12 September 2008

Sonic Unconscious

Filed under: Ktismata, Language, Psychology — ktismatics @ 8:57 am

“The unconscious is structured like a language,” says Lacan — a loosely-linked array of signifiers decoupled from signifieds, possibly connected on the back end, behind the unconscious, to the primeval Real. On the front end, in the Symbolic Order, the conscious self is spoken by the Big Other. Here’s an excerpt from my novel Prop O’Gandhi, where the eponymous hero (formerly known as Ulrich Daley) is getting in touch with the sonic unconscious and with the Voice of the Other whose Face appears to him in the bathroom mirror…

Only once before had Prop “heard voices,” as they say. At a Jesus-freak commune in North Africa, long before he became Prop, Ulrich had learned to position himself in that realm between wakefulness and sleep where, from the deep past, mystics wait. In the semiconscious twilight he became aware of a physical pressure bearing down on his prone body. Then he discerned the voices: low, muttering, guttural, incomprehensible. “Jesus come into my soul,” Ulrich petitioned within himself. Suddenly the voices stopped, the pressure lifted. Had the voices been the angels of God to whose summons he had at last responded, or had the dark angels tried to take him and failed? Maybe he had been eavesdropping on an internal dispute among supernatural beings without their being aware of it. Never again, except in memory, was he to hear those inhuman grumblings.

Later during that same week Ulrich would receive, by the laying on of hands, the gift of tongues. The phrases he would speak, though possessed of a structure and a rhythm, an apparent grammar and syntax, carried no conscious meaning. The little group of expatriated hippie neo-Christians espoused an explicit theology of tongues-speaking: God could understand what was being said, and that was good enough for them. Words were spoken that the Hearer could understand – this was the important thing. Understanding your own speech isn’t important. When you speak words you can understand, pretty soon you start conforming the words to the understanding, instead of simply saying what God wants you to say. What you need is a gift of speech that bypasses consciousness altogether, that makes connection with the super-consciousness of mystical presence. Surprisingly even now, long after Ulrich had forsaken the faith, he could speak in tongues if he wanted to, whenever he wanted to. He still didn’t know what the words meant.

This new voice, the Voice of the Face, was nothing like those other voices. “For one thing,” Prop thought matter-of-factly, “I can understand the words.” He supposed it was possible that the Voice didn’t understand its own words – “like tongues,” he speculated, “except this time I’m on the receiving end of the line. Maybe when I answer he has no understanding of what I say. But I don’t think that’s true,” Prop concluded, for he and the Voice could carry on a rudimentary conversation. It simply seemed to Prop that the Voice wasn’t much interested in chatting.

Most of the time the Voice issued commands: Go to the grocery store and buy three dozen eggs; open a new checking account and deposit in it a small sum of money; draw with a black marker a particular configuration of arrows and numerals on your right forearm. The Voice didn’t explain why Prop should undertake these seemingly arbitrary actions. If he asked, the Voice ignored him. On the other hand, if Prop asked, say, where the thick black arrow pointing toward his wrist was supposed to intersect with the “9” he had been told to draw onto his right forearm, the Voice would clarify. Surprisingly, when Prop held up his arm for the Face to see whether he had done it correctly, the Voice said nothing. It seemed as though the Face was unable to see. Thinking that perhaps the Face was incapable of redirecting his gaze to the right coordinates, Prop held his right forearm above his left shoulder, where the Face always seemed to be looking. Still the Face showed no recognition; still the Voice made no comment. Within the realm of the spoken word the Voice could instruct and Prop could respond to the instructions; only then could they understand one another. But for Prop O’Gandhi there was no knowing whether he was doing it right.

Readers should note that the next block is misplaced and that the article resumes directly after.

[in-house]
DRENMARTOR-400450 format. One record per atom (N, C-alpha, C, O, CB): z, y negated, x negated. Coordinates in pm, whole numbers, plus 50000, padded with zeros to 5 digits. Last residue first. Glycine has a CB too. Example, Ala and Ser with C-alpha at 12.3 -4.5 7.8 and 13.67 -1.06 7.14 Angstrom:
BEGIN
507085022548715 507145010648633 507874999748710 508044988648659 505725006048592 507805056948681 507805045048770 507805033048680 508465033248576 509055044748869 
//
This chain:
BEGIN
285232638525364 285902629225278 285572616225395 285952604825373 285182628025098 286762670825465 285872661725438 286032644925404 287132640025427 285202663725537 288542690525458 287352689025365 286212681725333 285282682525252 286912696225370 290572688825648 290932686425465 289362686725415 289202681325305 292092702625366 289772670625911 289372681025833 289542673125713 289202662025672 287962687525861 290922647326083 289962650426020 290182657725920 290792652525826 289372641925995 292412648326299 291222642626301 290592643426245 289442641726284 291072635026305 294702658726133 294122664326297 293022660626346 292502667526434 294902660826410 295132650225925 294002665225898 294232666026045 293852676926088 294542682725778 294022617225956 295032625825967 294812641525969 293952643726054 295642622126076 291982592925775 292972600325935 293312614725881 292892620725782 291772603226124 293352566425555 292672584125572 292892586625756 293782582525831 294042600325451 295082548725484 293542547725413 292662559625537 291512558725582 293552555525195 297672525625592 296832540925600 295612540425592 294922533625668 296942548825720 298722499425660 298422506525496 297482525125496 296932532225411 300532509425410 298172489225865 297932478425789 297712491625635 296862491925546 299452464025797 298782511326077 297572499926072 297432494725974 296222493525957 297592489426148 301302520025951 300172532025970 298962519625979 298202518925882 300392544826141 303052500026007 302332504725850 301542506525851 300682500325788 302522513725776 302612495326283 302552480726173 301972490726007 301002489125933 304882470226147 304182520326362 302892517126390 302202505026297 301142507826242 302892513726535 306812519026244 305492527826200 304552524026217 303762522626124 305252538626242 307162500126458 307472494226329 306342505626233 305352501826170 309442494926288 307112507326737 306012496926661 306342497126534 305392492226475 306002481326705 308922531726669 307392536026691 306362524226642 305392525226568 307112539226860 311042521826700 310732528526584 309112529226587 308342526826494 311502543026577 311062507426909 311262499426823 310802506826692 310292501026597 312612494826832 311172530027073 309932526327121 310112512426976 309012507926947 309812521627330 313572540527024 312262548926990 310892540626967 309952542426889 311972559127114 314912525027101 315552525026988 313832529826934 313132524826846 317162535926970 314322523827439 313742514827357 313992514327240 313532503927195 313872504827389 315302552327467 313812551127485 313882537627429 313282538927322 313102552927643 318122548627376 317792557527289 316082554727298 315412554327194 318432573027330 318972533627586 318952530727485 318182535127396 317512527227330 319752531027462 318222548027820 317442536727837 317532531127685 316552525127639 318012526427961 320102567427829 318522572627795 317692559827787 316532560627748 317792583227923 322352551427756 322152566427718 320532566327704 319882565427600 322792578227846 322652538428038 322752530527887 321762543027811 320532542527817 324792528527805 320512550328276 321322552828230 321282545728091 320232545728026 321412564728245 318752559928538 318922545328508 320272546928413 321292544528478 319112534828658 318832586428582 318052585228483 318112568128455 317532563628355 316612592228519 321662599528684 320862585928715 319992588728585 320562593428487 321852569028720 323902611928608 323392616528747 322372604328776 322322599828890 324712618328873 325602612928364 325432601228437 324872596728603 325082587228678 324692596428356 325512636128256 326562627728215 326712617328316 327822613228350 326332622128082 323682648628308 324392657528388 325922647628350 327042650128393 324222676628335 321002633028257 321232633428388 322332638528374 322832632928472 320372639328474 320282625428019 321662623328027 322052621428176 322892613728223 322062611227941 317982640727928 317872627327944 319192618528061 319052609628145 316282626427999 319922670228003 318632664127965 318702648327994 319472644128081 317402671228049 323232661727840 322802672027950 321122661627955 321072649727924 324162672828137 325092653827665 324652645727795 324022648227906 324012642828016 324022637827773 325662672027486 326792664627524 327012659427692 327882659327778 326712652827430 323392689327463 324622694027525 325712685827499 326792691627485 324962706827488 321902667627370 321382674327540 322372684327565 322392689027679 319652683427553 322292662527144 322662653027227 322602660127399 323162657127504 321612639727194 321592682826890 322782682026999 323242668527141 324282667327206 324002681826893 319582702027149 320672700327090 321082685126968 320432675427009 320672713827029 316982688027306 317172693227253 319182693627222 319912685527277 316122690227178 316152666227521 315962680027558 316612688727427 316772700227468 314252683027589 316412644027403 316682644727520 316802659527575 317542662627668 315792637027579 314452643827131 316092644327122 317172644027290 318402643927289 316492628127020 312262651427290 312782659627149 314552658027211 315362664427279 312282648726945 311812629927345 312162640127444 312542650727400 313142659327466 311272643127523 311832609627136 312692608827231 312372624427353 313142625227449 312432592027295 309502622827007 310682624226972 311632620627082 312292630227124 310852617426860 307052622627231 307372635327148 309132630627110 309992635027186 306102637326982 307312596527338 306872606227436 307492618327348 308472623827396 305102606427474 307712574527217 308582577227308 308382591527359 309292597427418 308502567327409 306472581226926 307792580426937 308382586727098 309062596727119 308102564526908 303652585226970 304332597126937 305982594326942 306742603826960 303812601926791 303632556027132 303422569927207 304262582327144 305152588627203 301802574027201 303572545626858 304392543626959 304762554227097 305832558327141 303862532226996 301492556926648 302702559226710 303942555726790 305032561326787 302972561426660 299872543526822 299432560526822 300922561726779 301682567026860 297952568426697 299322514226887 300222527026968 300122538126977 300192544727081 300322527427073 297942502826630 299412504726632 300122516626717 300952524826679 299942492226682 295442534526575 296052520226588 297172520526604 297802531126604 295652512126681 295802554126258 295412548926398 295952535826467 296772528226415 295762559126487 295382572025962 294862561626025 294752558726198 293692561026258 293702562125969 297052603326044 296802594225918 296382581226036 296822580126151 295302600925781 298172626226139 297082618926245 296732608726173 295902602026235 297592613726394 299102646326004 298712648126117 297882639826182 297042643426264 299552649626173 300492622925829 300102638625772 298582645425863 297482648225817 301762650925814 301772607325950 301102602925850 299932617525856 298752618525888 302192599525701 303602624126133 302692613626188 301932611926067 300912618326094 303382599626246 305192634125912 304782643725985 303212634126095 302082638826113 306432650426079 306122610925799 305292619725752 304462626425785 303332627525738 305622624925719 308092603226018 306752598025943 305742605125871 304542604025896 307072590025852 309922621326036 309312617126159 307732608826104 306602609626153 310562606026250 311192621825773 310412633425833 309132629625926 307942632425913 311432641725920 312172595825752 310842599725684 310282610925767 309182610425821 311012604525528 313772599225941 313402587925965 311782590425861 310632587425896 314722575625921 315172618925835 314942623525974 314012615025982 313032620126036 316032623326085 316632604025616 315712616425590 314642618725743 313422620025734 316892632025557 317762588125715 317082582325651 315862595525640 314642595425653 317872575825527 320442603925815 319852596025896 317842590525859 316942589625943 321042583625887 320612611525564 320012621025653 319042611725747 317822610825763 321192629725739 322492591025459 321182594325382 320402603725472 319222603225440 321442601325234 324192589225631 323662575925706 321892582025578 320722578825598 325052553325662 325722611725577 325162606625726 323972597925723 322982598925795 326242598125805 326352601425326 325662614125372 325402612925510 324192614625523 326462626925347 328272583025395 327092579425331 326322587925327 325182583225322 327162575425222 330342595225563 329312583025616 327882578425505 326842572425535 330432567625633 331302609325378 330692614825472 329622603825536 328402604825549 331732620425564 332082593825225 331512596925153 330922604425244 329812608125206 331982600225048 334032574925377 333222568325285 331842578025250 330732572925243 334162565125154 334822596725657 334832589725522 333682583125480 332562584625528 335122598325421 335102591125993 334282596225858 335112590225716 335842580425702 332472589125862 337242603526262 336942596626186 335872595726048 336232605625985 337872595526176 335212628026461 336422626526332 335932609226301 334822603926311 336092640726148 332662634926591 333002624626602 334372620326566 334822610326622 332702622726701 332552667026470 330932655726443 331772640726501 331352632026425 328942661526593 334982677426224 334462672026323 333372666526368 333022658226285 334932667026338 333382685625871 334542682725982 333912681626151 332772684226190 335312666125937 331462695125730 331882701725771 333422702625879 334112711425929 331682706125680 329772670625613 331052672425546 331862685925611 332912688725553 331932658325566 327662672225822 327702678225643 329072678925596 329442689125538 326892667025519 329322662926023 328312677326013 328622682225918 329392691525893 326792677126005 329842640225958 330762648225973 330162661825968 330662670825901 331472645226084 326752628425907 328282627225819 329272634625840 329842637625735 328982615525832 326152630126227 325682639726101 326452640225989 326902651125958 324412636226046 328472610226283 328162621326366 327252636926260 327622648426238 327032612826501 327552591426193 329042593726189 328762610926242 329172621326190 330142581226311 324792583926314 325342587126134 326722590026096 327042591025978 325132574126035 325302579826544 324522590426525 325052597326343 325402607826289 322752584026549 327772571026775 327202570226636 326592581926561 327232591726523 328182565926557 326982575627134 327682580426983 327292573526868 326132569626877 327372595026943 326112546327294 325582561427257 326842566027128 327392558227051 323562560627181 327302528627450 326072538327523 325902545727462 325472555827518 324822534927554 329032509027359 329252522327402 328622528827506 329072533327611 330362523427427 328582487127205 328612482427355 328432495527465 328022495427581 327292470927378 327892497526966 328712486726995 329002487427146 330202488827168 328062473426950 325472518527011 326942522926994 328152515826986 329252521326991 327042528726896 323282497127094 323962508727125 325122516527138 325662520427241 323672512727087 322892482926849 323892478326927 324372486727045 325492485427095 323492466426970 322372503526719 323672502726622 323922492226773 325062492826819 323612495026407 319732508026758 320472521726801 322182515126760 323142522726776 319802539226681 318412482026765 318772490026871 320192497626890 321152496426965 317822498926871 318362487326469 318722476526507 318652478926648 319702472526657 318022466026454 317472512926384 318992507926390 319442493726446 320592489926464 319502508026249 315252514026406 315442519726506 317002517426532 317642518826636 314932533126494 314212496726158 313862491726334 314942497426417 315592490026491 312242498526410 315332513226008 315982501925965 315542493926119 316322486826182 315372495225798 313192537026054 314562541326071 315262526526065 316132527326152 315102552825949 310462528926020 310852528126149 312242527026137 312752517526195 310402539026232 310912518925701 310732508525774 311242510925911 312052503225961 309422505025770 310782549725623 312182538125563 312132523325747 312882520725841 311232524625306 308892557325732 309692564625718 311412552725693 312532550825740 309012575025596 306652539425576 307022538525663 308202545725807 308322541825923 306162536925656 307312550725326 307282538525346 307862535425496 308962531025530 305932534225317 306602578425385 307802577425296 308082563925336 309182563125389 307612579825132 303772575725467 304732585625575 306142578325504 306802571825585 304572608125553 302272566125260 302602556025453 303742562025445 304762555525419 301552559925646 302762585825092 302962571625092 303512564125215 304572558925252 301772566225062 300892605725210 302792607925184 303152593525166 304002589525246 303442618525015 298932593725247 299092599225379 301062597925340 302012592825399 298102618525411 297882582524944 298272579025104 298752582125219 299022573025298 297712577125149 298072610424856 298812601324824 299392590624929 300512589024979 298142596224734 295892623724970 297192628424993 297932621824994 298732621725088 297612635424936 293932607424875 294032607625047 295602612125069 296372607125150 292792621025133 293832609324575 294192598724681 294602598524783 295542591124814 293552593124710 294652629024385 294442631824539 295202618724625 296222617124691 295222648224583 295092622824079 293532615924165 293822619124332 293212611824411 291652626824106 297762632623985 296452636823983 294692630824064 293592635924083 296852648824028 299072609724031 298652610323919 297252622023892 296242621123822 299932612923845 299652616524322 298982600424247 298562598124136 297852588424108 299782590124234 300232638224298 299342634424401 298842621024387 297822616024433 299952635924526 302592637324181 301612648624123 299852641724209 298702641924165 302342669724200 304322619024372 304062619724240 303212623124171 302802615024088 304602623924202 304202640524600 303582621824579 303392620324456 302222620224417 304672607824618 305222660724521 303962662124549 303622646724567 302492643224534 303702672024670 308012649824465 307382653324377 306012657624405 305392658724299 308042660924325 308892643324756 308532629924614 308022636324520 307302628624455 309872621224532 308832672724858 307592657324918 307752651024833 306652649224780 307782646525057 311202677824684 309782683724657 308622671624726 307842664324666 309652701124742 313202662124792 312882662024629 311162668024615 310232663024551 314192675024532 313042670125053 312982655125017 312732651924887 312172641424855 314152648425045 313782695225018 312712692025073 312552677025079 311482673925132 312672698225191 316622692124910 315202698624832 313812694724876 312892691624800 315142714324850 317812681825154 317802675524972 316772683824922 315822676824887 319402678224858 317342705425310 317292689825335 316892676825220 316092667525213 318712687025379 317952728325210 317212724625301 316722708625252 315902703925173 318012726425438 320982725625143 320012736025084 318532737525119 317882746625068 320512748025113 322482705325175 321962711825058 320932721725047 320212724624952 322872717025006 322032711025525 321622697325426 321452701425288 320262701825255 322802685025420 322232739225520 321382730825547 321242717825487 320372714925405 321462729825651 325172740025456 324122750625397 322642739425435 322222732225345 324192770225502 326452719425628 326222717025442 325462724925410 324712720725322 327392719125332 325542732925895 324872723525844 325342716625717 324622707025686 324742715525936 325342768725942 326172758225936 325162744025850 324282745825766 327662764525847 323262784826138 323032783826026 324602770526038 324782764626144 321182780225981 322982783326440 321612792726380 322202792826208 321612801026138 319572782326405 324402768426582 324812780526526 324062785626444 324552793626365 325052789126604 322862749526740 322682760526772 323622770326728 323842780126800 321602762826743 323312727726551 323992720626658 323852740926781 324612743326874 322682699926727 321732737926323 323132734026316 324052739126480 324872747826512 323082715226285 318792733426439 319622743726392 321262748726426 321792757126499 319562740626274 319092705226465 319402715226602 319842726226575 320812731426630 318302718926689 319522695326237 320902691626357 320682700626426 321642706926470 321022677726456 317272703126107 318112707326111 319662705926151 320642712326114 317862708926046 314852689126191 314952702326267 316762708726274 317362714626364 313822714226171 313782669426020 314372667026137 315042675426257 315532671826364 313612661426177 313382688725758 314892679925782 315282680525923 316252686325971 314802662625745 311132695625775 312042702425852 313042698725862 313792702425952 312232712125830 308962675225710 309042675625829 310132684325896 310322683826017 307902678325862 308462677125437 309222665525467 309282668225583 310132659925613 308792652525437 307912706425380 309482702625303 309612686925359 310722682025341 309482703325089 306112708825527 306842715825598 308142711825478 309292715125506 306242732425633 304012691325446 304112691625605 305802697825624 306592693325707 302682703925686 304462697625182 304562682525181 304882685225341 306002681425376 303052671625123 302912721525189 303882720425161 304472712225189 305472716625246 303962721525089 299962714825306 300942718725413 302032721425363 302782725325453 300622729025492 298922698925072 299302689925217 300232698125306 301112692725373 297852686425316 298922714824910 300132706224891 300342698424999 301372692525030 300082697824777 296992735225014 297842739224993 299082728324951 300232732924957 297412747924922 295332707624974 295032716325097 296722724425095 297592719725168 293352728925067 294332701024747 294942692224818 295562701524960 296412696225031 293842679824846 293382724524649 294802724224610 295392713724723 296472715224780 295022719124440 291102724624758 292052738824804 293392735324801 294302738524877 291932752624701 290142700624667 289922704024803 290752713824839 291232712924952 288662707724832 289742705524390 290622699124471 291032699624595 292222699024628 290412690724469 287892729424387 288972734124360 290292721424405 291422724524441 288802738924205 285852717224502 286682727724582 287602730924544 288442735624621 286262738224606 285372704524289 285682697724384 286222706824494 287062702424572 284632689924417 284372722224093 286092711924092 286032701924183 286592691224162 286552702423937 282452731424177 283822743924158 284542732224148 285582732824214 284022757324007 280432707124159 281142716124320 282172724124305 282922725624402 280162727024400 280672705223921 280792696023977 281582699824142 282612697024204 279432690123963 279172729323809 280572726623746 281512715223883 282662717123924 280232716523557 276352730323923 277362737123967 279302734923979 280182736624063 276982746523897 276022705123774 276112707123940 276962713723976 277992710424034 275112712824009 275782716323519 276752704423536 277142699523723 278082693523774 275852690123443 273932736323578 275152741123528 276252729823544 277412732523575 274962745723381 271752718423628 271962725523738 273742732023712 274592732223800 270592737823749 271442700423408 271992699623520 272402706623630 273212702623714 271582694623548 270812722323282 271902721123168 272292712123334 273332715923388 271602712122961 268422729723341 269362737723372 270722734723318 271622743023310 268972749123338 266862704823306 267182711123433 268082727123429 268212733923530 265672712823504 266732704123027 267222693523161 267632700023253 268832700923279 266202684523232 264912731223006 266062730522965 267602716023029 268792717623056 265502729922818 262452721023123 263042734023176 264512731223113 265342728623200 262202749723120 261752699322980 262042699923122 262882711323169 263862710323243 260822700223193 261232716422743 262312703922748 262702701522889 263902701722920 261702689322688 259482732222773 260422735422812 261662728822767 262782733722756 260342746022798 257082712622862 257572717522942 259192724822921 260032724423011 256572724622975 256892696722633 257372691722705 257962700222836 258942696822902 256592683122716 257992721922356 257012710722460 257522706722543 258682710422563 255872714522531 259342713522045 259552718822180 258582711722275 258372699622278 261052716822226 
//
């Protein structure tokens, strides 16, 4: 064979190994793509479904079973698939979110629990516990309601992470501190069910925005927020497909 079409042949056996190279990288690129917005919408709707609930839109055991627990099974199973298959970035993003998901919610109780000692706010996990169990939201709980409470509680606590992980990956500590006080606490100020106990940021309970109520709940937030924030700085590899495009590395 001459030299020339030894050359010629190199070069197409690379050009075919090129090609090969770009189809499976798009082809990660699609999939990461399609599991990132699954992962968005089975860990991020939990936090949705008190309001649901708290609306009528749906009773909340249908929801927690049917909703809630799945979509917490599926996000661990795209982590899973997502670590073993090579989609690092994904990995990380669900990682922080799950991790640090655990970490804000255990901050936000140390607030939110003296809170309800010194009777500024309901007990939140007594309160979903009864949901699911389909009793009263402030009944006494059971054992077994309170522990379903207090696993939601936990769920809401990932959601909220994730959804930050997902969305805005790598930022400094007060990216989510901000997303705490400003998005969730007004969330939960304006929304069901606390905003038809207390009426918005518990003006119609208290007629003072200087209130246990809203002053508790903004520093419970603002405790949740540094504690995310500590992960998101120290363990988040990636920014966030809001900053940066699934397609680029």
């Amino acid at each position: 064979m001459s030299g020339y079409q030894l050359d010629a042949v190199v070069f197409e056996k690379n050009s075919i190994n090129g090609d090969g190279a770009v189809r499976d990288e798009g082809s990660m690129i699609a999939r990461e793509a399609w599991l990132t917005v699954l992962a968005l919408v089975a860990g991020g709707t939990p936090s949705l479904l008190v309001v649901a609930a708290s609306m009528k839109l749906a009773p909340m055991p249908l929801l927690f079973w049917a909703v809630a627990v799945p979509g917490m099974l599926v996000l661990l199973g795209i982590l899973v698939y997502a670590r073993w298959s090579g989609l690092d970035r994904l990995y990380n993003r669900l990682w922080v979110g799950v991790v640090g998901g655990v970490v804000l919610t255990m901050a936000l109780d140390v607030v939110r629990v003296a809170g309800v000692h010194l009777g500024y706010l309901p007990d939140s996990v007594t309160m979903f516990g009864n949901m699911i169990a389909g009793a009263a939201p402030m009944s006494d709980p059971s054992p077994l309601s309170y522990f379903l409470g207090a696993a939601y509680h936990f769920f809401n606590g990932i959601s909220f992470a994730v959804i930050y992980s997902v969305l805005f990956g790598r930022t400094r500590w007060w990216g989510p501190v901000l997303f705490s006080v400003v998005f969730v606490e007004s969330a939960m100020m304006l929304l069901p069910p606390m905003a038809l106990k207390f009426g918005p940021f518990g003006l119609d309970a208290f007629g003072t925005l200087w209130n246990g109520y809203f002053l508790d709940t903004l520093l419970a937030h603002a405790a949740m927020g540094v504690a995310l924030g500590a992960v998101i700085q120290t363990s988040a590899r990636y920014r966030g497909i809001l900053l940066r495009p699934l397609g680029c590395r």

If you follow the words through the Symbolic order, do you ever reach the other side, touching or even penetrating the sonically Real that surrounds you? Here’s the text of a piece of music, composed in 1969 by Alvin Lucier, entitled “I Am Sitting in a Room”:

I am sitting in a room different from the one you are in now. I am recording the sound of my speaking voice and I am going to play it back into the room again and again until the resonant frequencies of the room reinforce themselves so that any semblance of my speech, with perhaps the exception of rhythm, is destroyed. What you will hear, then, are the natural resonant frequencies of the room articulated by speech. I regard this activity not so much as a demonstration of a physical fact, but more as a way to smooth out any irregularities my speech might have.

These aren’t the words to the tune; the words become the tune through the recursive process of speaking, recording the speech, playing the recording of the speech, rerecording the recording, etc. Here’s a recording of Lucier’s original performance of this piece. This is a quick version; other performances, in other rooms, with other recording devices, take longer to complete their inevitable transformations. Still, if you’re short on patience, listen to the first couple of rounds then jump ahead to the end.


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